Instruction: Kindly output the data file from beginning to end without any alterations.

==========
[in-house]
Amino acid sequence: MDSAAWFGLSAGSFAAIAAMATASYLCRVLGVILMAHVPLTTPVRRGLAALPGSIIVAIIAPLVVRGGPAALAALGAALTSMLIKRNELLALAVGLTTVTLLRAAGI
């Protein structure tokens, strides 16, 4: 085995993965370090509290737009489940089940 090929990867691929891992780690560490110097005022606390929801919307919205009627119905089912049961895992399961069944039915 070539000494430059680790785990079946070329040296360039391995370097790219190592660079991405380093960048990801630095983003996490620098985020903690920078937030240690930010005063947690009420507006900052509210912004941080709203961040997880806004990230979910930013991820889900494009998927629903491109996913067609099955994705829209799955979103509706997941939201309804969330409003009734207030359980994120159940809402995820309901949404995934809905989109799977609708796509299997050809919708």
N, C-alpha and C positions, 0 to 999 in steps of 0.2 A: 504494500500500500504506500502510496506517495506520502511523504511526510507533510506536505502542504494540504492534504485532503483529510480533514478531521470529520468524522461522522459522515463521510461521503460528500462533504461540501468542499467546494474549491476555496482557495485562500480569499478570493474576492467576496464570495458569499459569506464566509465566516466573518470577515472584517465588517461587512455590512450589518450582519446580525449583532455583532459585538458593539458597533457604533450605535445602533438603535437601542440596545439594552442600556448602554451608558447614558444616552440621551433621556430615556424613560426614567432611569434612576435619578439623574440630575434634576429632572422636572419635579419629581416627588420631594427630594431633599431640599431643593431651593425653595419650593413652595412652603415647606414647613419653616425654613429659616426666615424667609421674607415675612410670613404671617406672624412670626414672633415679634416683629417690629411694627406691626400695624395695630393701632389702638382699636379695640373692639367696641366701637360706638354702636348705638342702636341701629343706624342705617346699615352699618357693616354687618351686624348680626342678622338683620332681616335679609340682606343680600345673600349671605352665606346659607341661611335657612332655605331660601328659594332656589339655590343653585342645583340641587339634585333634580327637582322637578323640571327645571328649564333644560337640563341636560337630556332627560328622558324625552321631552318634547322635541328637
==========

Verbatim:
[in-house]
Amino acid sequence: MDSAAWFGLSAGSFAAIAAMATASYLCRVLGVILMAHVPLTTPVRRGLAALPGSIIVAIIAPLVVRGGPAALAALGAALTSMLIKRNELLALAVGLTTVTLLRAAGI
């Protein structure tokens, strides 16, 4: 085995993965370090509290737009489940089940 090929990867691929891992780690560490110097005022606390929801919307919205009627119905089912049961895992399961069944039915 070539000494430059680790785990079946070329040296360039391995370097790219190592660079991405380093960048990801630095983003996490620098985020903690920078937030240690930010005063947690009420507006900052509210912004941080709203961040997880806004990230979910930013991820889900494009998927629903491109996913067609099955994705829209799955979103509706997941939201309804969330409003009734207030359980994120159940809402995820309901949404995934809905989109799977609708796509299997050809919708």
N, C-alpha and C positions, 0 to 999 in steps of 0.2 A: 504494500500500500504506500502510496506517495506520502511523504511526510507533510506536505502542504494540504492534504485532503483529510480533514478531521470529520468524522461522522459522515463521510461521503460528500462533504461540501468542499467546494474549491476555496482557495485562500480569499478570493474576492467576496464570495458569499459569506464566509465566516466573518470577515472584517465588517461587512455590512450589518450582519446580525449583532455583532459585538458593539458597533457604533450605535445602533438603535437601542440596545439594552442600556448602554451608558447614558444616552440621551433621556430615556424613560426614567432611569434612576435619578439623574440630575434634576429632572422636572419635579419629581416627588420631594427630594431633599431640599431643593431651593425653595419650593413652595412652603415647606414647613419653616425654613429659616426666615424667609421674607415675612410670613404671617406672624412670626414672633415679634416683629417690629411694627406691626400695624395695630393701632389702638382699636379695640373692639367696641366701637360706638354702636348705638342702636341701629343706624342705617346699615352699618357693616354687618351686624348680626342678622338683620332681616335679609340682606343680600345673600349671605352665606346659607341661611335657612332655605331660601328659594332656589339655590343653585342645583340641587339634585333634580327637582322637578323640571327645571328649564333644560337640563341636560337630556332627560328622558324625552321631552318634547322635541328637